7 Steps to Pay Off Your Credit Card Debt
Here’s another helpful post full of tips from our friends at Savvy Sugar. Check it out:
Americans are currently facing credit card debt worth $798 billion, according to November statistics from the Federal Reserve. Don’t be another statistic—for a fresh start this year, resolve to pay off your credit card debt. To get started, follow these tips:
Negotiate a Lower Rate With Lenders
Call your lenders and ask them for a lower rate. Make it clear to them that you are ready to switch to another lender who’s willing to offer a lower rate. Talk to the supervisor if the representative is not budging.
Consider Transferring Balances
You can opt to move your balance to a credit card that offers zero percent interest, but this is a tricky move because the zero percent APY may only last for a brief promo period. Check the details of the credit card offer to make sure you’ll be able to keep on top of your payments.
Don’t Add Charges
Now that you have a lower rate (hopefully down to zero!), make sure you’re not tacking on additional charges just because you saved money by lowering your interest rate. Practice discipline and live within your means.
Pick Your Card
Eenie meenie miney mo … which card should you pay off? There are a couple of ways to do it. You can pick the card based on the balance or interest rate. Although it seems the most efficient to pay off debt with the highest interest rate, it may be better for you psychologically if you pay off the lowest balance. That’s because you’ll feel like you’re making some leeway when you’re done paying off each debt. Another method is to pay off the debts that bother you the most, such as debt owed to family or friends.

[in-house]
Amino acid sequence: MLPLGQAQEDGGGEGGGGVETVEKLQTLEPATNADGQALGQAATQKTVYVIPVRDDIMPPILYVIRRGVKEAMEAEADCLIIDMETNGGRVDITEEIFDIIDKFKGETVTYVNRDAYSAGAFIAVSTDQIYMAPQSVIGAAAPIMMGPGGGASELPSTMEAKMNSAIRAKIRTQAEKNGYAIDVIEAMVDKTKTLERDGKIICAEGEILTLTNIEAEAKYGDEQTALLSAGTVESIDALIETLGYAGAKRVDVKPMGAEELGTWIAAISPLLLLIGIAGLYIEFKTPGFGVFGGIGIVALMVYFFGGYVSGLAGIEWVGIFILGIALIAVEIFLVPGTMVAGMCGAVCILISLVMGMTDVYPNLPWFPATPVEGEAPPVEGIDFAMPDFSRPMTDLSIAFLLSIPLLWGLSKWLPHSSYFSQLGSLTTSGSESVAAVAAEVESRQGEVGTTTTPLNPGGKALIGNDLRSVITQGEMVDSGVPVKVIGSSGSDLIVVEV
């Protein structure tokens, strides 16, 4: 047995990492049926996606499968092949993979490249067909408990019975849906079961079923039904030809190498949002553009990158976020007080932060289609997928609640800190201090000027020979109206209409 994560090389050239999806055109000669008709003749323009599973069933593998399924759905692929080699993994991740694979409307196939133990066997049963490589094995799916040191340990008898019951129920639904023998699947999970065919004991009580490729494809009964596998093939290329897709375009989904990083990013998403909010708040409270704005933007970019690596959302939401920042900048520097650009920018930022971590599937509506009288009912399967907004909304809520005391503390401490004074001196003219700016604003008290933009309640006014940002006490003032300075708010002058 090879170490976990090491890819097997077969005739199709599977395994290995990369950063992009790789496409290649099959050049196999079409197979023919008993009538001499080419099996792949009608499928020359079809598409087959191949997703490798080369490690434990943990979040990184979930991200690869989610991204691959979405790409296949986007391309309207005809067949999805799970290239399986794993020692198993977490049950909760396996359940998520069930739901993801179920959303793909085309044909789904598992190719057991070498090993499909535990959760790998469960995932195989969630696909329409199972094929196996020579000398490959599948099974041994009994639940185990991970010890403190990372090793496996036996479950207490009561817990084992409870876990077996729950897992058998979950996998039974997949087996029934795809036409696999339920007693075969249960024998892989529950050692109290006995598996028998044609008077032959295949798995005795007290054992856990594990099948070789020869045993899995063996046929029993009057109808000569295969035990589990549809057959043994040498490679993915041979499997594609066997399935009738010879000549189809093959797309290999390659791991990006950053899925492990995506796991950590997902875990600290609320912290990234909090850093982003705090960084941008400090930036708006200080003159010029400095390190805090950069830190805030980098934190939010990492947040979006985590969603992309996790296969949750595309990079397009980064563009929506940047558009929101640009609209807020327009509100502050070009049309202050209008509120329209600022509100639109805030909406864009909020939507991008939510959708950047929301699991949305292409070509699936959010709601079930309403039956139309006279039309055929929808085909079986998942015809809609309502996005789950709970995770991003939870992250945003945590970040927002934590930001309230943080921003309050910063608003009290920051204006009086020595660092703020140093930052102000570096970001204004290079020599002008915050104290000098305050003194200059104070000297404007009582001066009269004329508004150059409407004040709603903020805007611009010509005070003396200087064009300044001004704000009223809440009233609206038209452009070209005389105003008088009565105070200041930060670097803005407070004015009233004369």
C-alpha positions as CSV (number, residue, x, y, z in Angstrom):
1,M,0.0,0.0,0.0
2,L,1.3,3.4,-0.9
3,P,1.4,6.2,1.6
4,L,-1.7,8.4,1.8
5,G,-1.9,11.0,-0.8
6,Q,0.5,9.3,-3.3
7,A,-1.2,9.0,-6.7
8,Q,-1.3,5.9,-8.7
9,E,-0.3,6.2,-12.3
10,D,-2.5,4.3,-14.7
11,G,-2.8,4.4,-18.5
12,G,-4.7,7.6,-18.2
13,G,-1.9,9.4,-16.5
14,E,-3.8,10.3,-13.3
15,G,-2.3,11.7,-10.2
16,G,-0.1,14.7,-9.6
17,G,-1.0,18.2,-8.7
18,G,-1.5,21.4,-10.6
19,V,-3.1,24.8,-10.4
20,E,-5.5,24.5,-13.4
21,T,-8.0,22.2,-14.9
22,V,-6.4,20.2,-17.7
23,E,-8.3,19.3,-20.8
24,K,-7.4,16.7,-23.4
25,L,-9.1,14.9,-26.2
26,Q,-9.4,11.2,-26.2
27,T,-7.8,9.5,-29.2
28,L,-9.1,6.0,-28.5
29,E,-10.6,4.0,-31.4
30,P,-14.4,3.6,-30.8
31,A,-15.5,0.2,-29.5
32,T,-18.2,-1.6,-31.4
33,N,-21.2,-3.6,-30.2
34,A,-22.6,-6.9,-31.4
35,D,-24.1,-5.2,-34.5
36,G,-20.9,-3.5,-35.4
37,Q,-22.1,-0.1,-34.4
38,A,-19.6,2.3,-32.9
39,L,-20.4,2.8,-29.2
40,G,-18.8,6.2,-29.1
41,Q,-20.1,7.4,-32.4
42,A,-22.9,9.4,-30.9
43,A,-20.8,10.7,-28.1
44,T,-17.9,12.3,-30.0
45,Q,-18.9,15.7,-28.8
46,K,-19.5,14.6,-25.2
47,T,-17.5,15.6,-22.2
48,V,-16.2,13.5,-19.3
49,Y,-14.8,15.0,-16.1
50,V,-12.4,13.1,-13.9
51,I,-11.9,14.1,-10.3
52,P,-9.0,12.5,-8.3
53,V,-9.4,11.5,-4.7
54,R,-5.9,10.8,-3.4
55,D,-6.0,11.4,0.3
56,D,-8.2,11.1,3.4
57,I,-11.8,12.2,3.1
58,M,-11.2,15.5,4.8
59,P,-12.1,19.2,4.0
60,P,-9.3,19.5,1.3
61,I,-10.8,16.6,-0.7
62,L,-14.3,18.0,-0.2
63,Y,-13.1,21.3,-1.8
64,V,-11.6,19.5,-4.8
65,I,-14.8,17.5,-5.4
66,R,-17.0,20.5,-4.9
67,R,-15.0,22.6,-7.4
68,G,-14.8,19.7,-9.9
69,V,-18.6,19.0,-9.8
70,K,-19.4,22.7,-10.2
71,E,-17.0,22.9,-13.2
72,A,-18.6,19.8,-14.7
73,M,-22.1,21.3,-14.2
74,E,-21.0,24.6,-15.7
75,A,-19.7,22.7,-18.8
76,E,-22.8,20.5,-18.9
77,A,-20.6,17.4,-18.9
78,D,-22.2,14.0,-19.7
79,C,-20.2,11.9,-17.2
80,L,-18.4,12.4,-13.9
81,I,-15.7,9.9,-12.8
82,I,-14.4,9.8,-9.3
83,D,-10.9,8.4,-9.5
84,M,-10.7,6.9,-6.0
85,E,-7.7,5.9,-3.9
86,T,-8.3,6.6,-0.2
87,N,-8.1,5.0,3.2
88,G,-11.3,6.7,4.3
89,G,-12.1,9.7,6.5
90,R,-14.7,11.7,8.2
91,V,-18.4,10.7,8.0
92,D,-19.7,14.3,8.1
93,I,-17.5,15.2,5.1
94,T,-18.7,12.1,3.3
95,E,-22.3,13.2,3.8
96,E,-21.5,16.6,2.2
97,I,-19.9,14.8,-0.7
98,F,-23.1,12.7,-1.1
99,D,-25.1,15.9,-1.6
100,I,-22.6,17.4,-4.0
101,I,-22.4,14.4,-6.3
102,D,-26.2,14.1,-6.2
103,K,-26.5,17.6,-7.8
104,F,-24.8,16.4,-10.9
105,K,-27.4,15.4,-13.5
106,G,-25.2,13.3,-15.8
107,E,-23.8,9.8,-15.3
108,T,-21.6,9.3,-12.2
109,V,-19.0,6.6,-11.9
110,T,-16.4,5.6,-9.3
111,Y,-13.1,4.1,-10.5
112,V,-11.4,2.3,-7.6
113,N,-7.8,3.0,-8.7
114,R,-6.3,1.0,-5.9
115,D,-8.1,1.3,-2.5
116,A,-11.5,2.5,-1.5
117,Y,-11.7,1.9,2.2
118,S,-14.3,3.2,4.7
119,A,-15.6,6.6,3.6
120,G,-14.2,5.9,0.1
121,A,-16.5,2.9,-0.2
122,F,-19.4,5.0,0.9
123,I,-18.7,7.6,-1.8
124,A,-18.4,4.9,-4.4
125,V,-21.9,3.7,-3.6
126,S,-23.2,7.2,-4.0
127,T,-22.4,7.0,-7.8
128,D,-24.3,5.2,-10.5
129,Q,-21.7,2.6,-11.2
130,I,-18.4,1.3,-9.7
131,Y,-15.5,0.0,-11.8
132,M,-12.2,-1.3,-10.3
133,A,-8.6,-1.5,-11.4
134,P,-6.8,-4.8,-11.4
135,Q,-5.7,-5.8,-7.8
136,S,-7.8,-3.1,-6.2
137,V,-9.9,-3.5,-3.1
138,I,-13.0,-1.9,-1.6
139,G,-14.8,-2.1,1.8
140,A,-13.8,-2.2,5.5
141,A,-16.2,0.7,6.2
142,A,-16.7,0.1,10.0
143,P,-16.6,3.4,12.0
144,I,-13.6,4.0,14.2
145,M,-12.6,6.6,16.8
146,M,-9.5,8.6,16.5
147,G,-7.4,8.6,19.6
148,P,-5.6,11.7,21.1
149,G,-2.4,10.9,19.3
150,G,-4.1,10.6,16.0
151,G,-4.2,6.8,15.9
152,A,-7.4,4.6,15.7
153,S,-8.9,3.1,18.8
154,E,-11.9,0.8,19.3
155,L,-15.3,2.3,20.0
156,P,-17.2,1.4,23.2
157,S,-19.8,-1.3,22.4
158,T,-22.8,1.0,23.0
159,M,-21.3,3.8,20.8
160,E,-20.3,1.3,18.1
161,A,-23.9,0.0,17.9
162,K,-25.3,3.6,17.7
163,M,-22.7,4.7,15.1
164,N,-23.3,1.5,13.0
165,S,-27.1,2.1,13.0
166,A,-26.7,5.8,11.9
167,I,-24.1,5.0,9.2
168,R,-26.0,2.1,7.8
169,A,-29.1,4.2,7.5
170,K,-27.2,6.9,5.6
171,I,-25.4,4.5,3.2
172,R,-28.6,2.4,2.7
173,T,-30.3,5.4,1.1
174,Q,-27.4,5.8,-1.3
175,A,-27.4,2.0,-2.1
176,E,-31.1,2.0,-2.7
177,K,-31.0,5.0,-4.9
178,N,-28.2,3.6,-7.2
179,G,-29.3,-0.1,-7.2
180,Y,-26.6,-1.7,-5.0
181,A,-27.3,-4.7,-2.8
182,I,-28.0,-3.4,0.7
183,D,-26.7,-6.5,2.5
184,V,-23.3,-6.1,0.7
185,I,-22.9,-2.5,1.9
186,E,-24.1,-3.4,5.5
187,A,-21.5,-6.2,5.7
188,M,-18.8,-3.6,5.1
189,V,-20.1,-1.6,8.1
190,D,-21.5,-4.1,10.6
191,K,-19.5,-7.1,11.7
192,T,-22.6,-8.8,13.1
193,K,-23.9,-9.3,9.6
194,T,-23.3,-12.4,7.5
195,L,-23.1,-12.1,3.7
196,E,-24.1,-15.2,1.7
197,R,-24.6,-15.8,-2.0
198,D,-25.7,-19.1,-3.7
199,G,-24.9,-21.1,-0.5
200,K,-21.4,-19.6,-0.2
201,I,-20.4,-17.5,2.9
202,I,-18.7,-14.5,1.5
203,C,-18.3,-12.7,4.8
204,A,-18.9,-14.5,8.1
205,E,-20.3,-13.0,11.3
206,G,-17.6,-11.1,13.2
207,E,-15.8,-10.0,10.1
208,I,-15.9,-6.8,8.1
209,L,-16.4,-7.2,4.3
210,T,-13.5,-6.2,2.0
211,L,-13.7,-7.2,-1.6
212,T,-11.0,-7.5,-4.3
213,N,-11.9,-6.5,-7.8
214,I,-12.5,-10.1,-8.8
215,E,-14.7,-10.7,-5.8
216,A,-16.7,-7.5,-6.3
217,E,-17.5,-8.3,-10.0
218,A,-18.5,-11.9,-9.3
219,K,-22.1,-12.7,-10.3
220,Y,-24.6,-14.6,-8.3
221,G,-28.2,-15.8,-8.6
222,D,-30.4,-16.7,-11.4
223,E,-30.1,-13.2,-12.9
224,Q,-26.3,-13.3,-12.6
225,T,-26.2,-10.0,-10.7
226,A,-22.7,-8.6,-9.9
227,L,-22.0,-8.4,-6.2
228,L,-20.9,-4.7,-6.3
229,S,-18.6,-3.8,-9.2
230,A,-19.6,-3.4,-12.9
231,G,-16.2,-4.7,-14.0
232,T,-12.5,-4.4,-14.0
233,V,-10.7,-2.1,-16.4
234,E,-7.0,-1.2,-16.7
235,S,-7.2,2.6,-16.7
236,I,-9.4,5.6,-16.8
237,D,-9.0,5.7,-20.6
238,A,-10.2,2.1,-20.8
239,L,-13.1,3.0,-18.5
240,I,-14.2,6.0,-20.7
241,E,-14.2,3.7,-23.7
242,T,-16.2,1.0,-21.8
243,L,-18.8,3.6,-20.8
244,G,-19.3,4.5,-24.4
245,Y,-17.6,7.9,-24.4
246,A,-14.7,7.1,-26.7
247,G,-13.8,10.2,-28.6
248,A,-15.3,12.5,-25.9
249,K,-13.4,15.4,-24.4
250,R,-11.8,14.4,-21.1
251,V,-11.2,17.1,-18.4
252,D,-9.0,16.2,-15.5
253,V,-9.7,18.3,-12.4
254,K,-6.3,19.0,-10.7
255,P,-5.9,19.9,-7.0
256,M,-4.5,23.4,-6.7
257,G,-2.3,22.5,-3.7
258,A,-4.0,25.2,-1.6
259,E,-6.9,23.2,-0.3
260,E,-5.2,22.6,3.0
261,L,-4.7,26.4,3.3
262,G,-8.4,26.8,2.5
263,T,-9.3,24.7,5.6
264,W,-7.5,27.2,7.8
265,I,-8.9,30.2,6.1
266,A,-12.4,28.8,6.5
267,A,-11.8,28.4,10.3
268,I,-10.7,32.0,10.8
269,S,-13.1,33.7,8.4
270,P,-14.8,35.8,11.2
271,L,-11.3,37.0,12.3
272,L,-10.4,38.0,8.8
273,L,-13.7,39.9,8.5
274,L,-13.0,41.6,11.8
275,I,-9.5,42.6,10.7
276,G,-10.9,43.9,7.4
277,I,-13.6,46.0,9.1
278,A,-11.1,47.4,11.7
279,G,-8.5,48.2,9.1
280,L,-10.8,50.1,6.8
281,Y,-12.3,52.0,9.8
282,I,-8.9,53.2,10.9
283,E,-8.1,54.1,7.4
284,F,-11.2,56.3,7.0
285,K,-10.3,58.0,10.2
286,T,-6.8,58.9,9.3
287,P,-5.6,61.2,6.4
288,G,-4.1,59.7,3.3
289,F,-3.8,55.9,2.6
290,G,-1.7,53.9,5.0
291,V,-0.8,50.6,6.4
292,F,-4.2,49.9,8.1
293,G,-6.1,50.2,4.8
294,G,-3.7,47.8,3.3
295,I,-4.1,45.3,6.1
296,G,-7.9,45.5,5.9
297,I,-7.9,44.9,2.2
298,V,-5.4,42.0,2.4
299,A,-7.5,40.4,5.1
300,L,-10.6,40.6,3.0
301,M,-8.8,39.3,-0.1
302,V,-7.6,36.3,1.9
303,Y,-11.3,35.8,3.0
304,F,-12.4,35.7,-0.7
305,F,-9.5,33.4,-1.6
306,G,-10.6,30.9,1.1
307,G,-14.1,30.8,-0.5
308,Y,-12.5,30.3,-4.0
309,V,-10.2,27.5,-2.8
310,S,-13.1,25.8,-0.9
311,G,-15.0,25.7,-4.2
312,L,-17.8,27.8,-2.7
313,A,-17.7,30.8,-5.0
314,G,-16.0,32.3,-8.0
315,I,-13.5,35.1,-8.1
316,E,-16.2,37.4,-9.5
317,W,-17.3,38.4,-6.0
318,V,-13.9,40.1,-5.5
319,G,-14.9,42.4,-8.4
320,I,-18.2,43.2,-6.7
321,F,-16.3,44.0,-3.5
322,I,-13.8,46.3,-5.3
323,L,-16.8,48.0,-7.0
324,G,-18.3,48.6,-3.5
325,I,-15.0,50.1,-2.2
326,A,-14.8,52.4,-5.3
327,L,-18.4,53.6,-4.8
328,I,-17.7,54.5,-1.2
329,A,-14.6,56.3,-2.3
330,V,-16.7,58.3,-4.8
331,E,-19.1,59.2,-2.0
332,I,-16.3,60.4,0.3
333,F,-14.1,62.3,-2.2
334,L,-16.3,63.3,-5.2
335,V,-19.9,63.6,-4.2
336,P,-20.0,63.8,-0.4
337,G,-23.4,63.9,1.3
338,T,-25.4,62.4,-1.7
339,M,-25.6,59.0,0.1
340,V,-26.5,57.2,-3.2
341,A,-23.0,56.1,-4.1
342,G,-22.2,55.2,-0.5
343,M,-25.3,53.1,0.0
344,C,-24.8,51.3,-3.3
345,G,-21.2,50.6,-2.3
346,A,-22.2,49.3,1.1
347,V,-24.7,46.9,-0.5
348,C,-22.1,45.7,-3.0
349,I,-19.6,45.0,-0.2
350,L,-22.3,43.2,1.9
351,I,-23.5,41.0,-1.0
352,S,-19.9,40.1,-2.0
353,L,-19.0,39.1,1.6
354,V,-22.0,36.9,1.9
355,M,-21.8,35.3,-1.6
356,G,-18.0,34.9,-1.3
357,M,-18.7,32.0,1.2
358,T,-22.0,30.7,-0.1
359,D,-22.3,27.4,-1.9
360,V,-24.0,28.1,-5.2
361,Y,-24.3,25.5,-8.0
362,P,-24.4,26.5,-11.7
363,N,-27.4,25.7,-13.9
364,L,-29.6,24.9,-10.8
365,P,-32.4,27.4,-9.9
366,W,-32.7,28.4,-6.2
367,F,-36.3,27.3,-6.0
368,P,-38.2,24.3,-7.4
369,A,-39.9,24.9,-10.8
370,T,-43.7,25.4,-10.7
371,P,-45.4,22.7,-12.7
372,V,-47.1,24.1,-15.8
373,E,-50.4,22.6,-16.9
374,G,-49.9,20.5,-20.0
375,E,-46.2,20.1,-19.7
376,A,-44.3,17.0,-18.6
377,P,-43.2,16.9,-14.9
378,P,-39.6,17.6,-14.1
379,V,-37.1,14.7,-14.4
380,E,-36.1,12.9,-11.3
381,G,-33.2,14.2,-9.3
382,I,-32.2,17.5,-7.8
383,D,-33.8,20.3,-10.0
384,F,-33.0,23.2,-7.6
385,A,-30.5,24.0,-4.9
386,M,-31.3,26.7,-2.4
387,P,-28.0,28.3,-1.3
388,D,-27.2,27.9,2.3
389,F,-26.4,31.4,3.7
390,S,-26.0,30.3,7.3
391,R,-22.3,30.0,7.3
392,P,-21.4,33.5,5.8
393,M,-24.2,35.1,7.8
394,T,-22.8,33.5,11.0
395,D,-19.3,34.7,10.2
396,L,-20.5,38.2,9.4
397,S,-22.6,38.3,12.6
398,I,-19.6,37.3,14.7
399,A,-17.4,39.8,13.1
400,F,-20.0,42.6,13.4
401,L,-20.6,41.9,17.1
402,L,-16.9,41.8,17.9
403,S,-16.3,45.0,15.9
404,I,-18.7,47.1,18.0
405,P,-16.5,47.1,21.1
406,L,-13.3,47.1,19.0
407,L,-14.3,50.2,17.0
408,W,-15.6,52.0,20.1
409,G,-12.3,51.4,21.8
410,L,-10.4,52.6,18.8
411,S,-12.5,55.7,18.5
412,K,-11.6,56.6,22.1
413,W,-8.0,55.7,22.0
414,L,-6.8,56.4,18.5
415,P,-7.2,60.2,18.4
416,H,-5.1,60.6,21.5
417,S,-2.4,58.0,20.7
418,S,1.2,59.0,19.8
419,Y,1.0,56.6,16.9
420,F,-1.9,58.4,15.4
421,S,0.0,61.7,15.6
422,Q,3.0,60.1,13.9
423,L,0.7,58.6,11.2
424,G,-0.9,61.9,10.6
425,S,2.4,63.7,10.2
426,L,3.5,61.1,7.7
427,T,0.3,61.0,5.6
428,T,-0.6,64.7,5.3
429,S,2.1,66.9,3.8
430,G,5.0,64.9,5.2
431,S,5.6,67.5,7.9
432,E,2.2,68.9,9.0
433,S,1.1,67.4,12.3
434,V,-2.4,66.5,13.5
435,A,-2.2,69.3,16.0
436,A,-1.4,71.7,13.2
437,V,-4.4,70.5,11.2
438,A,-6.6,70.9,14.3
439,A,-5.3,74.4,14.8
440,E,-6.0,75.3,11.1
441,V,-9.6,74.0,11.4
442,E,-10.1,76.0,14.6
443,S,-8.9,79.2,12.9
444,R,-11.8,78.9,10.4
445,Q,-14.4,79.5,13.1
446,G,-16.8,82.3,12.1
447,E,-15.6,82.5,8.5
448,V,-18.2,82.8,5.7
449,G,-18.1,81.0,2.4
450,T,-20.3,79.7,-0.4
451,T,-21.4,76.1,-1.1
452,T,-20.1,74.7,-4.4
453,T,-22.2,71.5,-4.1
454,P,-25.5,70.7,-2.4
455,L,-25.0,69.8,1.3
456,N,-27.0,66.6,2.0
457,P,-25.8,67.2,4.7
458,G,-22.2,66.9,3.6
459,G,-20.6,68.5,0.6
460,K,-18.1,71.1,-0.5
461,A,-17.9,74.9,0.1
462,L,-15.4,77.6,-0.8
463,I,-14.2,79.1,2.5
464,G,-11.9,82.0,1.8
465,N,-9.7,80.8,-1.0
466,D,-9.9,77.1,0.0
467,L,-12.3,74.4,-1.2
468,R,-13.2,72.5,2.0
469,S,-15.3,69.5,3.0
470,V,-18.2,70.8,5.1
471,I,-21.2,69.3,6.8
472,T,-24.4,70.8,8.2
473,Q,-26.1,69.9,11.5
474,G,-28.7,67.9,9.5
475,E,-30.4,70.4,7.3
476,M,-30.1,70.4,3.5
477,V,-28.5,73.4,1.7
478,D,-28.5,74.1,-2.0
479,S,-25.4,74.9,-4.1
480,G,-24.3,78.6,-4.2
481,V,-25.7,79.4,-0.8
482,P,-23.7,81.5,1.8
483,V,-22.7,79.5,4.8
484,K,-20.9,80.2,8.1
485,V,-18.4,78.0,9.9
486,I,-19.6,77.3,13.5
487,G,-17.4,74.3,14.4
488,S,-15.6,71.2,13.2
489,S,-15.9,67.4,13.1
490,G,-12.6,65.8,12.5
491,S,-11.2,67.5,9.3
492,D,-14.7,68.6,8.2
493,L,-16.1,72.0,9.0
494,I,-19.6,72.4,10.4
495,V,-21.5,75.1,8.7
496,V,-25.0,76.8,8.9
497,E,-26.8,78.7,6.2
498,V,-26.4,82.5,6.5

Do Some Calculations
To figure out how much is needed to pay down a credit card within a year, check out Bankrate’s credit card calculator. The calculator factors your credit card balance, interest rate and monthly payments.
Create a Budget
Now that you’ve figured out how to pay off your debt, make some changes in your spending and saving so you can be more aggressive while paying off your debt. For budget cuts, the most efficient saving method is the top-down strategy. This means you should start cutting down on your biggest expenditures, such as rent and transportation, before you work your way down to the less costly ones.
Dealing With Your Account
Once you’re done paying off a credit card, you’re faced with the decision of closing the account. You might want to keep that card open because closing it will raise your credit utilization rate, which is the balance to limit ratio. This ratio heavily affects your credit score.
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